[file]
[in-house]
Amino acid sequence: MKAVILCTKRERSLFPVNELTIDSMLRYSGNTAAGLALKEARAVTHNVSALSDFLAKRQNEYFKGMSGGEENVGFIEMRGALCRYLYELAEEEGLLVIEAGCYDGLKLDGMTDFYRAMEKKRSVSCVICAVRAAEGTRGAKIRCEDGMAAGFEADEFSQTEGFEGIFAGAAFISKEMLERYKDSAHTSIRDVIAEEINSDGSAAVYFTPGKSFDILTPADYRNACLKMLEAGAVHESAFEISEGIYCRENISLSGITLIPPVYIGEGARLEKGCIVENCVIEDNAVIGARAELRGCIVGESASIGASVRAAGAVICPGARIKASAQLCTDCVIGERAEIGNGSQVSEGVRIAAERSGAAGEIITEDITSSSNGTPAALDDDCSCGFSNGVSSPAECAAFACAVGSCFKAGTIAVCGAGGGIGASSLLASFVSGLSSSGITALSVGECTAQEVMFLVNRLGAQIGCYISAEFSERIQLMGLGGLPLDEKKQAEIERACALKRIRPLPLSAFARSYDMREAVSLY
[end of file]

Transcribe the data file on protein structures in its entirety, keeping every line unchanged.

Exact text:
[in-house]
Amino acid sequence: MKAVILCTKRERSLFPVNELTIDSMLRYSGNTAAGLALKEARAVTHNVSALSDFLAKRQNEYFKGMSGGEENVGFIEMRGALCRYLYELAEEEGLLVIEAGCYDGLKLDGMTDFYRAMEKKRSVSCVICAVRAAEGTRGAKIRCEDGMAAGFEADEFSQTEGFEGIFAGAAFISKEMLERYKDSAHTSIRDVIAEEINSDGSAAVYFTPGKSFDILTPADYRNACLKMLEAGAVHESAFEISEGIYCRENISLSGITLIPPVYIGEGARLEKGCIVENCVIEDNAVIGARAELRGCIVGESASIGASVRAAGAVICPGARIKASAQLCTDCVIGERAEIGNGSQVSEGVRIAAERSGAAGEIITEDITSSSNGTPAALDDDCSCGFSNGVSSPAECAAFACAVGSCFKAGTIAVCGAGGGIGASSLLASFVSGLSSSGITALSVGECTAQEVMFLVNRLGAQIGCYISAEFSERIQLMGLGGLPLDEKKQAEIERACALKRIRPLPLSAFARSYDMREAVSLY